The plan will have identified those members of the design team responsible for each activity relevant to the project. Each team member should be clearly identified as responsible for one or more of the processes involved in the development of the tender pack for the competitive tendering process. It is important that there is awareness among all team members in large complex projects of each member’s role and activity to avoid duplication.

One of the main elements for successful project delivery is the production of the tender pack. The tender pack would comprise the following:

  • Instructions for tendering
  • Contract conditions
  • Quality assurance requirements
  • Detailed specification of work
  • Contract drawings
  • Bills of quantity

Selecting a contractor or contractors

The project manager usually takes responsibility for the procurement processes. This entails liaison with the client to ascertain the most appropriate action for the appointment of a suitable contractor and the form of contract that may be used.

A pre-qualification questionnaire may be used to create a list of contractors who would then be asked to tender for the work. Such procedures add complexity to the project and may be unnecessary where the works are of a straightforward nature. Contractors are asked to tender in accordance with the instructions to tender issued with the tender pack.

Members of the design team may be invited to review the submissions and comment on any aspect of the tender applicable to their specialist area. It is normal practice to ask each of the contractors to an interview to review their submission. This provides an opportunity for the project manager and client to discuss the complexity of the project with each contractor. Following the review processes, the project manager will make a recommendation to you regarding the appointment of one of the contractors who has tendered for the project.

Review, progress, monitor the project plan

The project manager should ensure that the appointed contractor can meet all statutory obligations under any national and regional legislation relevant to the project, particularly health and safety.

Before beginning the project, the contractor should prepare a detailed project plan. This should be cross-referenced against the design team’s project plan. Any discrepancies should be discussed, and a construction project plan agreed. The construction project plan is used to review performance regularly and adjusted as necessary considering performance, weather, and new information on a timeline. 

The club representatives should meet with the project manager regularly to monitor this progress and to advise the project manager accordingly.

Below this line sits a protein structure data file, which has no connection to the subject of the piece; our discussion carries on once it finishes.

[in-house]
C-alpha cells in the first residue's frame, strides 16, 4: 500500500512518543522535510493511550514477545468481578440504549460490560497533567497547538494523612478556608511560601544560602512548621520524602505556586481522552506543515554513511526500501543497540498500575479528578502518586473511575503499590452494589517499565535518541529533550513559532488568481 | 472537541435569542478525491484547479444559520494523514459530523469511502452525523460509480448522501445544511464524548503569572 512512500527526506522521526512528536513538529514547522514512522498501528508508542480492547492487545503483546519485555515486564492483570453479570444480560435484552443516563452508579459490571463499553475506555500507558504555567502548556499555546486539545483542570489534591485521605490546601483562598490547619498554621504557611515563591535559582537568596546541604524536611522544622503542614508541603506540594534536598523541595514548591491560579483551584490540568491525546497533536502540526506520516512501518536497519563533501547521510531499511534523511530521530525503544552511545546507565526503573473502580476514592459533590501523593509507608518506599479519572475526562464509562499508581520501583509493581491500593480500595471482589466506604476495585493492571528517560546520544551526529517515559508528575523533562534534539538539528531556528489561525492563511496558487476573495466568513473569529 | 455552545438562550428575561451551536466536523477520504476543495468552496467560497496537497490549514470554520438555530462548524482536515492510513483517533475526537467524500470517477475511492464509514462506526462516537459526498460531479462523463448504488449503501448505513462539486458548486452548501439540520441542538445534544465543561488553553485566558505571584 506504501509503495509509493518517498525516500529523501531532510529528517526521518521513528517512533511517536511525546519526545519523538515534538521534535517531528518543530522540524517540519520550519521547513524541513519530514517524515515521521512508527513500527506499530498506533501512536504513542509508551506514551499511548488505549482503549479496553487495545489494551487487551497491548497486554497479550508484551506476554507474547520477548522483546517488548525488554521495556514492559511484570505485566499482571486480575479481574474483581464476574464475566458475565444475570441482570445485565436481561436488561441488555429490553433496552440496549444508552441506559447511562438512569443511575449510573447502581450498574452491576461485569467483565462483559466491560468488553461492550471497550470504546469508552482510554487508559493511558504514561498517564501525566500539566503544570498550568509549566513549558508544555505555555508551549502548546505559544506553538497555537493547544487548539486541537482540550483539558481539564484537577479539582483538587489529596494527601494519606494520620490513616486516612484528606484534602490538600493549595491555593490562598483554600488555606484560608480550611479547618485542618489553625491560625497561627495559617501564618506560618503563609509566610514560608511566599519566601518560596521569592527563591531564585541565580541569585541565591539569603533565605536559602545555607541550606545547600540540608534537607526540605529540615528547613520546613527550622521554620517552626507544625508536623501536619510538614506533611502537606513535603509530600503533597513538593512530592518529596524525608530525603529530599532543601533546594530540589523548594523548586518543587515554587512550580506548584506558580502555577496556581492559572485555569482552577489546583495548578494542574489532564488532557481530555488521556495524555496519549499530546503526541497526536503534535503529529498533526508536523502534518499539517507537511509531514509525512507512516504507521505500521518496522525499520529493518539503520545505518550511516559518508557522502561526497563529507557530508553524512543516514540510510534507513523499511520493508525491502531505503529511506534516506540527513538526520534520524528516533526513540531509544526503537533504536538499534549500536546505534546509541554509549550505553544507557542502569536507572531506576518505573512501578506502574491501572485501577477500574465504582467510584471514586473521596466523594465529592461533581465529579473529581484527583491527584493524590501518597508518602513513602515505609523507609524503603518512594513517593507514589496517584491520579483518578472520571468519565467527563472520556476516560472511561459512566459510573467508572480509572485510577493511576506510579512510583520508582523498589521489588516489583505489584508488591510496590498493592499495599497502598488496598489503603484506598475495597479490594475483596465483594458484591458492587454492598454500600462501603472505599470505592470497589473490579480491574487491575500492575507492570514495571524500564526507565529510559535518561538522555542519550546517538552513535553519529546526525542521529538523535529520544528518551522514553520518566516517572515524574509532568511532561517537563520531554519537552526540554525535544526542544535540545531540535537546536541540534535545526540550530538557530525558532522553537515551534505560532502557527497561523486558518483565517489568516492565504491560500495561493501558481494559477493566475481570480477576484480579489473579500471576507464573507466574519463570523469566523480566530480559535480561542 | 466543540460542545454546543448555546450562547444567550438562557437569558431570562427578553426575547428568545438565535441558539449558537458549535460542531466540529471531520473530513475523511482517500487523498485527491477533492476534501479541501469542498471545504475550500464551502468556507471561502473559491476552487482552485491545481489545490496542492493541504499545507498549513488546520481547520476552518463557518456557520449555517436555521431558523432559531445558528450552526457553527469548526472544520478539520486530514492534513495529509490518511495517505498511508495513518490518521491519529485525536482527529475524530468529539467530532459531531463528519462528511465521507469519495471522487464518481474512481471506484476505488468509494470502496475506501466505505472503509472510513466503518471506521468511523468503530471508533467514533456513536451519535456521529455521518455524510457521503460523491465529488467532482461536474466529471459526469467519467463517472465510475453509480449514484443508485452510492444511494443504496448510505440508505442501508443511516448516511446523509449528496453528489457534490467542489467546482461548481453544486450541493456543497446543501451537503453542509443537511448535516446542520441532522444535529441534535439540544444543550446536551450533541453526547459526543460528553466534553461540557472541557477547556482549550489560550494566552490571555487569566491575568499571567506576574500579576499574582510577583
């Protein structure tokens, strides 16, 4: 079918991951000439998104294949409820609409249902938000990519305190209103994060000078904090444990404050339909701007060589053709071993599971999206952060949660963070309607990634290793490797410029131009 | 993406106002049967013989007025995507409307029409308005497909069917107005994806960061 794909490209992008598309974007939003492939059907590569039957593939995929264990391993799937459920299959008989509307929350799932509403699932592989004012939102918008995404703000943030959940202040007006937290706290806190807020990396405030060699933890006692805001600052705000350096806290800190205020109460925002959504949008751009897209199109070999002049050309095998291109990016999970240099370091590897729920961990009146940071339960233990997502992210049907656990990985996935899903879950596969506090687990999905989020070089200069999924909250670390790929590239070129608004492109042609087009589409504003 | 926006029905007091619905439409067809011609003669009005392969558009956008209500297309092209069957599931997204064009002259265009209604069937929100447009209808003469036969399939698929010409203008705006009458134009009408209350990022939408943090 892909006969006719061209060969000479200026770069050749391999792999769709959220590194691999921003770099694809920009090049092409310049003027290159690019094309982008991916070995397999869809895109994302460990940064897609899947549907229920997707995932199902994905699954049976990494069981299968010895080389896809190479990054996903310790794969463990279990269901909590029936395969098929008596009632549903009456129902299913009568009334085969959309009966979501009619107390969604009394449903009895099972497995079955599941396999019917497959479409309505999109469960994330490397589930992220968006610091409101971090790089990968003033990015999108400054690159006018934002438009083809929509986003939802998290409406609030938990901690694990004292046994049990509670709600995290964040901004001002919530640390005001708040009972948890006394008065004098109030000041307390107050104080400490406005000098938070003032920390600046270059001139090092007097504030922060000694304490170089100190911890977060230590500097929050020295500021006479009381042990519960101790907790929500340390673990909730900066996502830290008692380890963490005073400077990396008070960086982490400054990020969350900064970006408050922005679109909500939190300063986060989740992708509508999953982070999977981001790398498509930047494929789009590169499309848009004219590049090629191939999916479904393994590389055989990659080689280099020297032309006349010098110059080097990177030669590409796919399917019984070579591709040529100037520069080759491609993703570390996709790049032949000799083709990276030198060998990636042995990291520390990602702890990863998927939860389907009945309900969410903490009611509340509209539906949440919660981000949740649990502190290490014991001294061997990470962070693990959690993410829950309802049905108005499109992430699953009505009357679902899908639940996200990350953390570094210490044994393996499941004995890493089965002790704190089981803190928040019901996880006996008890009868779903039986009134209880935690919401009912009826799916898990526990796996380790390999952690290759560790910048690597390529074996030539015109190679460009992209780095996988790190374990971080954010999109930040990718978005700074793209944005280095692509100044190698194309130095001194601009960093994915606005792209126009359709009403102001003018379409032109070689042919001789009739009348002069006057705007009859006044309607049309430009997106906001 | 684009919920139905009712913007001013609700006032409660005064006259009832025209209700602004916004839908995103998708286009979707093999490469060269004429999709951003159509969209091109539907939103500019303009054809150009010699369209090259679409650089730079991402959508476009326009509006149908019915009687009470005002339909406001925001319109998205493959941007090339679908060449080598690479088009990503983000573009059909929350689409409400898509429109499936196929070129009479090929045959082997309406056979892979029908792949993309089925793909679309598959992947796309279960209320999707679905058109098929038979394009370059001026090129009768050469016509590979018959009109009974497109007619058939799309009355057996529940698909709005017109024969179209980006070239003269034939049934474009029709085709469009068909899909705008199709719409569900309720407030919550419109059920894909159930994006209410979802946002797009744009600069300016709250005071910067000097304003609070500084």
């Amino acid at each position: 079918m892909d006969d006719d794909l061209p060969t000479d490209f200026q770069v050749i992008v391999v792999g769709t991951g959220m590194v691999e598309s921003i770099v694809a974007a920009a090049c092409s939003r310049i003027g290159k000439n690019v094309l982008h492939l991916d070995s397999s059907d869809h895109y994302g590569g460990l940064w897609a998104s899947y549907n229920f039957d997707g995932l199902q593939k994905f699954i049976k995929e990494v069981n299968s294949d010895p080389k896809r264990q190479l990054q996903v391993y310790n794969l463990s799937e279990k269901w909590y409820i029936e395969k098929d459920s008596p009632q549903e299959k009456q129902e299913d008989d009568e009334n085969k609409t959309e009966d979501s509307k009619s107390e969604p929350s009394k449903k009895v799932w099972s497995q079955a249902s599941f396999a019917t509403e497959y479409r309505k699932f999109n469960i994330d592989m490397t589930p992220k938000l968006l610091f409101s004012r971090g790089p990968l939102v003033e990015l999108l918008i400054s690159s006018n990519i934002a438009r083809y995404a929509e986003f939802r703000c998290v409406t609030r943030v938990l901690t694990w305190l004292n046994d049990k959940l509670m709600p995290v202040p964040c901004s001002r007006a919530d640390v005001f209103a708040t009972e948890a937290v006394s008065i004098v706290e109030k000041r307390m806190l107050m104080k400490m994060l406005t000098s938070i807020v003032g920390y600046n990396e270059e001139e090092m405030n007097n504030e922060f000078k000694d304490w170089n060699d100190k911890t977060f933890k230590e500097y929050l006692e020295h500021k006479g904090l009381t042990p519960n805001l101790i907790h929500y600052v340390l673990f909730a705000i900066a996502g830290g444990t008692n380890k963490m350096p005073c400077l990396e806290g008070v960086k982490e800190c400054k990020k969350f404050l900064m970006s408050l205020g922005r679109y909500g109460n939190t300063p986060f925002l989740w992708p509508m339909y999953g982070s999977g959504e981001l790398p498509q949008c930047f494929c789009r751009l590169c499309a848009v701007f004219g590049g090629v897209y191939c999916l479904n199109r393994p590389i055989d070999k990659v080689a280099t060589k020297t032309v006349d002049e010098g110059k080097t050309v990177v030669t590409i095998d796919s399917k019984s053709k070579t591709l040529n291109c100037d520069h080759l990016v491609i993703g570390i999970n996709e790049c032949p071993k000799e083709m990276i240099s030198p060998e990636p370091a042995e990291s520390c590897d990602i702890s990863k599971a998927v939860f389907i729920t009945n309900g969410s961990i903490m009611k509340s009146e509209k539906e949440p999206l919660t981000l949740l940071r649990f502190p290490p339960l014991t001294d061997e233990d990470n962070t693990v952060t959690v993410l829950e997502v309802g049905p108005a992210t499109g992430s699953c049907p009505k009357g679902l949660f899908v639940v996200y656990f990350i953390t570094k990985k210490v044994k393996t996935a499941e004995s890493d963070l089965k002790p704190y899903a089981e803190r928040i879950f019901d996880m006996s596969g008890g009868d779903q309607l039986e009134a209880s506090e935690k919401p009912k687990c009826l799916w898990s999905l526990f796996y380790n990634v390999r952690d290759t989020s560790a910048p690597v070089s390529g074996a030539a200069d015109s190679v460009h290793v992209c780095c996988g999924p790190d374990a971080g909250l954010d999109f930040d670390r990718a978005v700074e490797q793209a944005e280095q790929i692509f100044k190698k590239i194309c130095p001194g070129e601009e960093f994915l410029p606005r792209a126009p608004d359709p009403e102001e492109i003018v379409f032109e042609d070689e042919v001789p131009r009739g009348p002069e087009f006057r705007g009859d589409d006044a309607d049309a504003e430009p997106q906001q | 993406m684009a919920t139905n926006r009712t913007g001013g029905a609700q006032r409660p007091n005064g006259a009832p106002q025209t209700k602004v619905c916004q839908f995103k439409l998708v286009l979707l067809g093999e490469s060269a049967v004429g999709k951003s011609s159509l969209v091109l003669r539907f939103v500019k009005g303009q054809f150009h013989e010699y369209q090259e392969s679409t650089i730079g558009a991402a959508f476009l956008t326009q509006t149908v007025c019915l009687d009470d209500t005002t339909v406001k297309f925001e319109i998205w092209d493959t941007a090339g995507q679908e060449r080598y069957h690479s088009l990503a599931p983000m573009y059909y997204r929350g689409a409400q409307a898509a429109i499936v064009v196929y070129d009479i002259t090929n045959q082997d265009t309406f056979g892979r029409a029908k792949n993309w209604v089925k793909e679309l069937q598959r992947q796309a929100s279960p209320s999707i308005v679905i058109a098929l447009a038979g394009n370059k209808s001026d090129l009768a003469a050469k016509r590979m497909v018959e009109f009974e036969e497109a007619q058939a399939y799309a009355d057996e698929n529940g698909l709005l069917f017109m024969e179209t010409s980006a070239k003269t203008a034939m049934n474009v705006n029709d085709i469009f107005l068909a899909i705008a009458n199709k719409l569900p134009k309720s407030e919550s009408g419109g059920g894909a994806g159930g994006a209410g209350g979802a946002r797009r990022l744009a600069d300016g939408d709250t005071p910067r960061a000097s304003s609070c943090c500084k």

Design team members should be used to review works on the ground and highlight any concerns over progress or quality of workmanship. There should be adequate quality control measures in place to ensure that the facility is constructed in accordance with the design specification. 

In pitch construction, problems need to be identified as early as possible to minimise the risk to the success of the final construction.

Alternative procurement arrangement – design and build

This option may appear attractive, in that the contractor is solely responsible for both the design and the construction of the pitch and the pitch development may be initiated quickly. Nonetheless, there are several complications to this approach.

An independent consultant should prepare a design brief with a set of standards to be achieved. They should then prepare the pre-qualification documentation and make a recommendation on the most suitable contractor to approach as part of the design and build process.

There may be a tendency for the cheapest tender option to be chosen but this may not be appropriate for the site or the client’s needs. An independent approach can ensure that the most cost-effective solution is delivered which is in the best interests of the client rather than the contractor. The contractor should provide alternative methods for consideration. The alternatives that meet the design brief, could provide a saving on the project, and therefore are worthy of consideration.

During the works there will be no, or limited, quality control procedures in place under design and build, unless an independent project manager is retained to check the installation against the design brief and perform quality control. 

Project delivery

Most projects have as part of the contract a defects liability period, during which time the contractor must put right any defects that may have arisen because of poor workmanship. These should be listed and identified, with the contractor agreeing to rectify the defects within the stated timeframe.

At the conclusion of the successful project, a review meeting should be held to objectively reflect on any successes, failures, or mistakes. The project manager should formulate a report with observations and recommendations about follow up issues and priorities.

It is important that those responsible for the maintenance of the facility are properly trained in equipment use or aftercare.